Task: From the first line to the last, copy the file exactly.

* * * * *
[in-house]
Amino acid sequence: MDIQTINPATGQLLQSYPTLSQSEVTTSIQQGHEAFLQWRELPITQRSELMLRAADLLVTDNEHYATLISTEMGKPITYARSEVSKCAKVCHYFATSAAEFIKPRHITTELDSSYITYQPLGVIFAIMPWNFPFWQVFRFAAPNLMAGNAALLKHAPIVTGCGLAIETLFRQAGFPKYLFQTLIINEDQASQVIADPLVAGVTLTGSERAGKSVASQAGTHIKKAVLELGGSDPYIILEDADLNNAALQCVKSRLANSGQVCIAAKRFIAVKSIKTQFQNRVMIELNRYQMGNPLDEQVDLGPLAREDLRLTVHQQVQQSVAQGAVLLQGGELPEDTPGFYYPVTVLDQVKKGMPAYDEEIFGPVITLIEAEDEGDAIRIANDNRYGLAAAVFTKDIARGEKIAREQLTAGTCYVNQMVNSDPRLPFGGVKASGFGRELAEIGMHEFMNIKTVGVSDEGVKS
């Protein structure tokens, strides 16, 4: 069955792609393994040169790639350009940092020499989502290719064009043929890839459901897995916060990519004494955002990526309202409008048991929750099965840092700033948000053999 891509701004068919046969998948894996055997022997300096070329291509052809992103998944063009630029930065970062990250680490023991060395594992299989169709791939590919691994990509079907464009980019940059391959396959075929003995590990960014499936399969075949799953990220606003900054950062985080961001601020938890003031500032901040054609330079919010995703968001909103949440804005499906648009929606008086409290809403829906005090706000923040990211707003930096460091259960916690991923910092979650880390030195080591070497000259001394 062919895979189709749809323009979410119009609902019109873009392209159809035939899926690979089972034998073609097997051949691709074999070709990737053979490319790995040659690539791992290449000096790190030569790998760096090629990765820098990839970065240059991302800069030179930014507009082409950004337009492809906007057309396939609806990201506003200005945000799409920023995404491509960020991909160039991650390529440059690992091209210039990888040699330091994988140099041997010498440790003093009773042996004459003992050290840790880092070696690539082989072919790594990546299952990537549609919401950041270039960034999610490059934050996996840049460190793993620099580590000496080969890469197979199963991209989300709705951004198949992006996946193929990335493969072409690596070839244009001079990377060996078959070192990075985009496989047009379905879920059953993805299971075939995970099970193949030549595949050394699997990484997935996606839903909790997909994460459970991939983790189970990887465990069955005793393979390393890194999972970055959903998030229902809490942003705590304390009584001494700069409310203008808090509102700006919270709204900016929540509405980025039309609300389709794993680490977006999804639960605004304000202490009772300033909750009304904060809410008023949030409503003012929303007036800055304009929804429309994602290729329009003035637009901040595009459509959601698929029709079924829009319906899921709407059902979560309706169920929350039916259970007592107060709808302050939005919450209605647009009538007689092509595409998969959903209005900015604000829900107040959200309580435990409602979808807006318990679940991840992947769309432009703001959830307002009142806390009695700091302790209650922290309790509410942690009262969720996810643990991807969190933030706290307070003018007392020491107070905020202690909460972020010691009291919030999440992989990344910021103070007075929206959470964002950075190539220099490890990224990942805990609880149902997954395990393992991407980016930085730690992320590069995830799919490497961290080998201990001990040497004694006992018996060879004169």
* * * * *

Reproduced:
[in-house]
Amino acid sequence: MDIQTINPATGQLLQSYPTLSQSEVTTSIQQGHEAFLQWRELPITQRSELMLRAADLLVTDNEHYATLISTEMGKPITYARSEVSKCAKVCHYFATSAAEFIKPRHITTELDSSYITYQPLGVIFAIMPWNFPFWQVFRFAAPNLMAGNAALLKHAPIVTGCGLAIETLFRQAGFPKYLFQTLIINEDQASQVIADPLVAGVTLTGSERAGKSVASQAGTHIKKAVLELGGSDPYIILEDADLNNAALQCVKSRLANSGQVCIAAKRFIAVKSIKTQFQNRVMIELNRYQMGNPLDEQVDLGPLAREDLRLTVHQQVQQSVAQGAVLLQGGELPEDTPGFYYPVTVLDQVKKGMPAYDEEIFGPVITLIEAEDEGDAIRIANDNRYGLAAAVFTKDIARGEKIAREQLTAGTCYVNQMVNSDPRLPFGGVKASGFGRELAEIGMHEFMNIKTVGVSDEGVKS
């Protein structure tokens, strides 16, 4: 069955792609393994040169790639350009940092020499989502290719064009043929890839459901897995916060990519004494955002990526309202409008048991929750099965840092700033948000053999 891509701004068919046969998948894996055997022997300096070329291509052809992103998944063009630029930065970062990250680490023991060395594992299989169709791939590919691994990509079907464009980019940059391959396959075929003995590990960014499936399969075949799953990220606003900054950062985080961001601020938890003031500032901040054609330079919010995703968001909103949440804005499906648009929606008086409290809403829906005090706000923040990211707003930096460091259960916690991923910092979650880390030195080591070497000259001394 062919895979189709749809323009979410119009609902019109873009392209159809035939899926690979089972034998073609097997051949691709074999070709990737053979490319790995040659690539791992290449000096790190030569790998760096090629990765820098990839970065240059991302800069030179930014507009082409950004337009492809906007057309396939609806990201506003200005945000799409920023995404491509960020991909160039991650390529440059690992091209210039990888040699330091994988140099041997010498440790003093009773042996004459003992050290840790880092070696690539082989072919790594990546299952990537549609919401950041270039960034999610490059934050996996840049460190793993620099580590000496080969890469197979199963991209989300709705951004198949992006996946193929990335493969072409690596070839244009001079990377060996078959070192990075985009496989047009379905879920059953993805299971075939995970099970193949030549595949050394699997990484997935996606839903909790997909994460459970991939983790189970990887465990069955005793393979390393890194999972970055959903998030229902809490942003705590304390009584001494700069409310203008808090509102700006919270709204900016929540509405980025039309609300389709794993680490977006999804639960605004304000202490009772300033909750009304904060809410008023949030409503003012929303007036800055304009929804429309994602290729329009003035637009901040595009459509959601698929029709079924829009319906899921709407059902979560309706169920929350039916259970007592107060709808302050939005919450209605647009009538007689092509595409998969959903209005900015604000829900107040959200309580435990409602979808807006318990679940991840992947769309432009703001959830307002009142806390009695700091302790209650922290309790509410942690009262969720996810643990991807969190933030706290307070003018007392020491107070905020202690909460972020010691009291919030999440992989990344910021103070007075929206959470964002950075190539220099490890990224990942805990609880149902997954395990393992991407980016930085730690992320590069995830799919490497961290080998201990001990040497004694006992018996060879004169």